Barry Newman's Blog

October 7, 2012

The Parables of Jesus (part II)

Filed under: Parables of Jesus — barrynewman @ 10:41 am


Prior to this blog series I have been reading a number of works including the following:

Jeremias, J., The Parables of Jesus, Revised Edition, Study Edition, (trans. Hooke, S.H. from the German Die Gleischnisse Jesu, 6th Ed., Vandenhoeck & Ruprecht, Gottingen, 1962), SCM, London, 1963

Bailey, K.E., Poet & Peasant and Through Peasant Eyes, Combined Edition, Eerdmans, Grand Rapids, MI, 1976

Bailey, K.E., Jesus Through Middle Eastern Eyes, IVP, Downers Grove, IL, 2008

Kristemaker, S., The Parables of Jesus, Baker, Grand Rapids, MI, 1980

Carson, D.A., Sections in “Matthew” in Matthew, Mark, Luke, The Expositors Bible Commentary, volume 8, Zondervan, Grand Rapids, MI, 1984, pp. 3 – 599 – pp. 300 – 334

In spite of his commitment to a fairly rigid way of analysing the Gospel documents, Jeremias offers much for serious consideration.  He endeavours to set his work in an historical context in which the way people have understood the parables has varied over the centuries. He compares and contrasts different accounts of the same or similar parables where they occur in the synoptic gospels and non-canonical writings such as the Gospel of Thomas.  He also offers his own view of various cultural features that he considers pertinent to understanding the parables.  His basic approach is to discover allegorical aspects of the parables which then need to be stripped away in order for us to discover what Jesus really said.  While allowing Jesus to have uttered some sayings that were exaggerations or otherwise distortions of reality he tends to see such, along with the allegories, as additions or changes made by post-apostolic communities.  Whatever objections one might have as to how Jeremias handles the textual material and as to how he interprets some of the parables he still offers much food for thought.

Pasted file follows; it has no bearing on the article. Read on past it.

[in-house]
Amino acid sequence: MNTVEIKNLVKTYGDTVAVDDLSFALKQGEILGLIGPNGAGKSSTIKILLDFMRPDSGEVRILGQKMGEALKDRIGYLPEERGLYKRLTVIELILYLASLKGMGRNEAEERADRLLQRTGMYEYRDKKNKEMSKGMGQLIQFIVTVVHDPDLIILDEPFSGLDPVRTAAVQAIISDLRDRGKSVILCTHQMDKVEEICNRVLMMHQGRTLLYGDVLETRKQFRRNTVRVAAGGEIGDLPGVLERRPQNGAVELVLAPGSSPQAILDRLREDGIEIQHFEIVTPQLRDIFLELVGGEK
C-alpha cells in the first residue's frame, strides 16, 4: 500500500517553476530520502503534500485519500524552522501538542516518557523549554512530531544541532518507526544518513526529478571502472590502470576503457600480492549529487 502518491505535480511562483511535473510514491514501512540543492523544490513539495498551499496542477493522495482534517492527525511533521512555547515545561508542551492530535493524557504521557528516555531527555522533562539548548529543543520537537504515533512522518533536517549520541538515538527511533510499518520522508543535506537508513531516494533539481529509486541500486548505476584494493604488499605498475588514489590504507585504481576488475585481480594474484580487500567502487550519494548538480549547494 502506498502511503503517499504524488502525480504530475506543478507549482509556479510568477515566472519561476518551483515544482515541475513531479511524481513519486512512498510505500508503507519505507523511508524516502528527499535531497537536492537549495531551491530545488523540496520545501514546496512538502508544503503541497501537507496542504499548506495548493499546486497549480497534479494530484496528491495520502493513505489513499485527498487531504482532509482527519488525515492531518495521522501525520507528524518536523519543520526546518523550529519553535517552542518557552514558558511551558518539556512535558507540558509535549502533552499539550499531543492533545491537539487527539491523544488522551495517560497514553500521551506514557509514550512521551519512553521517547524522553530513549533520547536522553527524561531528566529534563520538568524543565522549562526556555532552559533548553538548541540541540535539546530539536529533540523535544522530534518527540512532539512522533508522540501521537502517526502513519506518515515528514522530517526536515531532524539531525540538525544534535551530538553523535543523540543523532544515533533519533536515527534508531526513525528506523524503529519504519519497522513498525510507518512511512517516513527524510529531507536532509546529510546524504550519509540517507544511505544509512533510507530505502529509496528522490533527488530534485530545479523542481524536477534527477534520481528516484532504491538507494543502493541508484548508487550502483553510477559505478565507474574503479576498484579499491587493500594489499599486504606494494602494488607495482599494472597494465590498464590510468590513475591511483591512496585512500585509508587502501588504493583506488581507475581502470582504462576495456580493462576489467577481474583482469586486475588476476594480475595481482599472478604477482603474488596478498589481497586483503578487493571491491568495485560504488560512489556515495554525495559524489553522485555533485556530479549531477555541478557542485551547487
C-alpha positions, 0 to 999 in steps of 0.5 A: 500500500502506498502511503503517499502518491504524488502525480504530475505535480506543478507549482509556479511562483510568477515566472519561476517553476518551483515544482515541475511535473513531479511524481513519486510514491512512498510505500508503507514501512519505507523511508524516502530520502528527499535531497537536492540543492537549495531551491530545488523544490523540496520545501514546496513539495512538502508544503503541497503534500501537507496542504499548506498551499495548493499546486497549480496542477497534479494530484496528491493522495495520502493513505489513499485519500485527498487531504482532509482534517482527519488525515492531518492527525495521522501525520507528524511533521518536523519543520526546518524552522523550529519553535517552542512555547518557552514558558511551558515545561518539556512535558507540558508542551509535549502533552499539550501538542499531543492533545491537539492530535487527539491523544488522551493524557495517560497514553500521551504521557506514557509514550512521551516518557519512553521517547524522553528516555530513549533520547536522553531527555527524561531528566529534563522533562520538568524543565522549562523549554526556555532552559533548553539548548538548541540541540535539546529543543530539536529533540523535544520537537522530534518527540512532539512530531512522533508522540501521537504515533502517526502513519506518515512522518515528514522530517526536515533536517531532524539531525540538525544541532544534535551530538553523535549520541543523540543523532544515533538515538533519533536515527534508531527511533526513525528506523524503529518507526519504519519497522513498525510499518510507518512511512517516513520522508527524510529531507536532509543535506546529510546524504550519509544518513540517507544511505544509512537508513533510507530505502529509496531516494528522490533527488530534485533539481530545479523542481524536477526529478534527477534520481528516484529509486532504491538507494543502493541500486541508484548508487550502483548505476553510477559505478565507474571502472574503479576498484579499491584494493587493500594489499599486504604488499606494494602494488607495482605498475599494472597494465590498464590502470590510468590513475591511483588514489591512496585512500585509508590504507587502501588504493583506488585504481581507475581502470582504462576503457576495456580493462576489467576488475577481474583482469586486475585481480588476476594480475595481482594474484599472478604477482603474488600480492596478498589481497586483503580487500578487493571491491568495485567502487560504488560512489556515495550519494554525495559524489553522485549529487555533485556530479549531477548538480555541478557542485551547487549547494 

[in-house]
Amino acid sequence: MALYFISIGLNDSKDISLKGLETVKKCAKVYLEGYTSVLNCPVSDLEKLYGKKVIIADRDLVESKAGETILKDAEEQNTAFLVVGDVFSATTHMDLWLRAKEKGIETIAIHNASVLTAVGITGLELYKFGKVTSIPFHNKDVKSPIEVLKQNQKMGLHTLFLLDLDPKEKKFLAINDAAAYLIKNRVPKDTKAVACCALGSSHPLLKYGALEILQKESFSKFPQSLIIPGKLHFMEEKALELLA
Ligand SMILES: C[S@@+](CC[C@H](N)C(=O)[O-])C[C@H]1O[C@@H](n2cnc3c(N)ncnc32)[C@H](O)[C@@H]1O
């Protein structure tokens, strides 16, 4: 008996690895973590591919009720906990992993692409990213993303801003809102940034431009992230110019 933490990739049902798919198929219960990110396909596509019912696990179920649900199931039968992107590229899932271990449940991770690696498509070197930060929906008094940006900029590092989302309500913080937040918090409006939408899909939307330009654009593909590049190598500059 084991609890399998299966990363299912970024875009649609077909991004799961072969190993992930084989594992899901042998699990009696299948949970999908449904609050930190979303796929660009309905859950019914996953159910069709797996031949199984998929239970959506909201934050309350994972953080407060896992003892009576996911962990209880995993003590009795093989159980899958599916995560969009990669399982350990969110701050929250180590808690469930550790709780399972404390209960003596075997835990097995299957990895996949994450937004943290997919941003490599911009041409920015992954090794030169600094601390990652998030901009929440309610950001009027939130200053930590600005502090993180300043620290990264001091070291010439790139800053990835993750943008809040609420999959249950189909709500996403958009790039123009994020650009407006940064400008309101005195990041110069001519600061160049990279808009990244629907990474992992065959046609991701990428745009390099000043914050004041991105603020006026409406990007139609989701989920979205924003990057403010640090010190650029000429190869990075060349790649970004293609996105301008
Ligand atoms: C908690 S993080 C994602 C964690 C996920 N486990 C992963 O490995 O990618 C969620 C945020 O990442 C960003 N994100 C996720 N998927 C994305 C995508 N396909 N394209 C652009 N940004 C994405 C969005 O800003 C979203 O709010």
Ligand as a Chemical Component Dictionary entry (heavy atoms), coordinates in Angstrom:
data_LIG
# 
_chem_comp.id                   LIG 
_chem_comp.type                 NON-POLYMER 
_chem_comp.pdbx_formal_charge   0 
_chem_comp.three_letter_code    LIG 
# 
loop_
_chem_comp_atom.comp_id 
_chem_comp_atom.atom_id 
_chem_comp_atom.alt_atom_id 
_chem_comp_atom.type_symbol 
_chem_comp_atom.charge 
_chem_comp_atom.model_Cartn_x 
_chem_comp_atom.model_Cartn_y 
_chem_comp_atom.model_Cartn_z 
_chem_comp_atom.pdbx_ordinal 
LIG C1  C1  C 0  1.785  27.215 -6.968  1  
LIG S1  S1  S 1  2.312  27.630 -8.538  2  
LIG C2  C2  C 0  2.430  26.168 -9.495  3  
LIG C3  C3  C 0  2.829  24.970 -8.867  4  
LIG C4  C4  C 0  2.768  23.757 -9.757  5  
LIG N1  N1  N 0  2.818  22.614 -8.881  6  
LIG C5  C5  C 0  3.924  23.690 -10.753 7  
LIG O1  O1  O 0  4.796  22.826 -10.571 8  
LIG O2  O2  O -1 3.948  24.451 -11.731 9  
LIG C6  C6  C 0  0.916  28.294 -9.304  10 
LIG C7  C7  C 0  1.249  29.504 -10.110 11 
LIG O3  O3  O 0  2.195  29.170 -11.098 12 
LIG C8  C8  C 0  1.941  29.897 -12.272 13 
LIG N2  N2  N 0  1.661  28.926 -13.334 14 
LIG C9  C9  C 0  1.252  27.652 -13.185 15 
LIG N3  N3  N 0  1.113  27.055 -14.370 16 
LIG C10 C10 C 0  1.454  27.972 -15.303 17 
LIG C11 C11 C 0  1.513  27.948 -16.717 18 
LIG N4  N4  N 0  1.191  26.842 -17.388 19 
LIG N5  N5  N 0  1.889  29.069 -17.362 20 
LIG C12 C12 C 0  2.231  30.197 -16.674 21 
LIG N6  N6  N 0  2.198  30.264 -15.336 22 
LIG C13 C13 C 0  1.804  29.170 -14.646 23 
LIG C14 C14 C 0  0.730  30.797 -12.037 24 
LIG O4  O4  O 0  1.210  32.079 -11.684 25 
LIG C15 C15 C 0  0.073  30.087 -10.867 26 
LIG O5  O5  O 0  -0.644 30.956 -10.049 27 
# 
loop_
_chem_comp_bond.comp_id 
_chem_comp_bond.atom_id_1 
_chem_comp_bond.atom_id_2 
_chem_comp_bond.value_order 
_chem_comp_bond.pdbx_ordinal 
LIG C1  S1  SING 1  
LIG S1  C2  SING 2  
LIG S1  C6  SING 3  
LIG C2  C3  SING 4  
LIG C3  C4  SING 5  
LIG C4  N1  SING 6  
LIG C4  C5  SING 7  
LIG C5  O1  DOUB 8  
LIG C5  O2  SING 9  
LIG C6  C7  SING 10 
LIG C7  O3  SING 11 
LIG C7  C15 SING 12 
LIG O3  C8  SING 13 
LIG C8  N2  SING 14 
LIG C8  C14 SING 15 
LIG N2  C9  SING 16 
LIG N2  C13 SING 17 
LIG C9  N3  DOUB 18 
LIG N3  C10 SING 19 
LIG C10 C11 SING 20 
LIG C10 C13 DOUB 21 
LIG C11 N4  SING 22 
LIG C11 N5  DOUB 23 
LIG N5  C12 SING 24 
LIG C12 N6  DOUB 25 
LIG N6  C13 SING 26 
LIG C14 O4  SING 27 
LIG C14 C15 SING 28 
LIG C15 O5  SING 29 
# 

Many would see Bailey as the modern guru on the parables of Jesus, especially as they are found in Luke. The subtitle to Poet & Peasant and Through Peasant Eyes – “A Literary-Cultural Approach to the Parables of Luke” clearly identifies the direction taken by that combined work.  Jesus Through Middle Eastern Eyes is more general, revisits some of the parables of Luke and deals with a few more from Luke and a couple from Matthew.  His cultural insights are very thought provoking.

I have referred to Kristemaker because his work offers some simple but not naive or simplistic comments on most of what people would commonly call the parables of Jesus.  Unlike Jeremias he does not try to arrive at what Jeremias would consider was what Jesus originally might have said but simply reflects on the various Gospel accounts where pertinent.  There is also a not unwelcome hortatory element that underlies his analysis.

Interestingly, both Jeremias and Kristemaker list 40 parables, the former in an index, the latter in his table of contents.  However, in a couple of cases, what one considers one parable the other considers as two. Additionally each includes two parables that the other does not include. In the index given by Jeremias he excludes references to metaphors and similes.

Carson has an extended section dealing with parables in general before dealing with seven parables of Matthew chapter 13 – what he terms, “the parable of the soils”, “the parable of the weeds”, “the parable of the mustard seed”, “the parable of the yeast”, “the parable of the hidden treasure”, “the parable of the net” and “the parable of the teacher of the law”.  At the same time he confronts the issue of the understanding of parables given to the disciples but not to the crowds.  He offers an historical overview of how the parables have been understood from time to time and at certain points is highly critical of the approach undertaken by Jeremias and before him, C.H. Dodd.


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